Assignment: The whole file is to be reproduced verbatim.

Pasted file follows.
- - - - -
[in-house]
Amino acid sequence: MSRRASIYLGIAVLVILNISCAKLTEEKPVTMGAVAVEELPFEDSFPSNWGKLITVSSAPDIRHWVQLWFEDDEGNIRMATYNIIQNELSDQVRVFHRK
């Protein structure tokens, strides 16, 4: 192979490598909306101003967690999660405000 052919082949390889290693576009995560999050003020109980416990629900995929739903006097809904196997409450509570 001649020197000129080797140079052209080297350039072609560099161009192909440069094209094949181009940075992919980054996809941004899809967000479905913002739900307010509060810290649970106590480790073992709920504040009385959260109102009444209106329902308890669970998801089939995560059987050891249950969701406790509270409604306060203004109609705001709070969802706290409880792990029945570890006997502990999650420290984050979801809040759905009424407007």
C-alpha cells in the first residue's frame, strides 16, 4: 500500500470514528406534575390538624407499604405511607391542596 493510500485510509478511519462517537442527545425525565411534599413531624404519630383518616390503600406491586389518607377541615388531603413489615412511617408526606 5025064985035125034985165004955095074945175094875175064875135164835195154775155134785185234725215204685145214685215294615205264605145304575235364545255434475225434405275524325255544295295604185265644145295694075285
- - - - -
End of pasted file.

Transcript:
[in-house]
Amino acid sequence: MSRRASIYLGIAVLVILNISCAKLTEEKPVTMGAVAVEELPFEDSFPSNWGKLITVSSAPDIRHWVQLWFEDDEGNIRMATYNIIQNELSDQVRVFHRK
């Protein structure tokens, strides 16, 4: 192979490598909306101003967690999660405000 052919082949390889290693576009995560999050003020109980416990629900995929739903006097809904196997409450509570 001649020197000129080797140079052209080297350039072609560099161009192909440069094209094949181009940075992919980054996809941004899809967000479905913002739900307010509060810290649970106590480790073992709920504040009385959260109102009444209106329902308890669970998801089939995560059987050891249950969701406790509270409604306060203004109609705001709070969802706290409880792990029945570890006997502990999650420290984050979801809040759905009424407007």
C-alpha cells in the first residue's frame, strides 16, 4: 500500500470514528406534575390538624407499604405511607391542596 493510500485510509478511519462517537442527545425525565411534599413531624404519630383518616390503600406491586389518607377541615388531603413489615412511617408526606 5025064985035125034985165004955095074945175094875175064875135164835195154775155134785185234725215204685145214685215294615205264605145304575235364545255434475225434405275524325255544295295604185265644145295694075285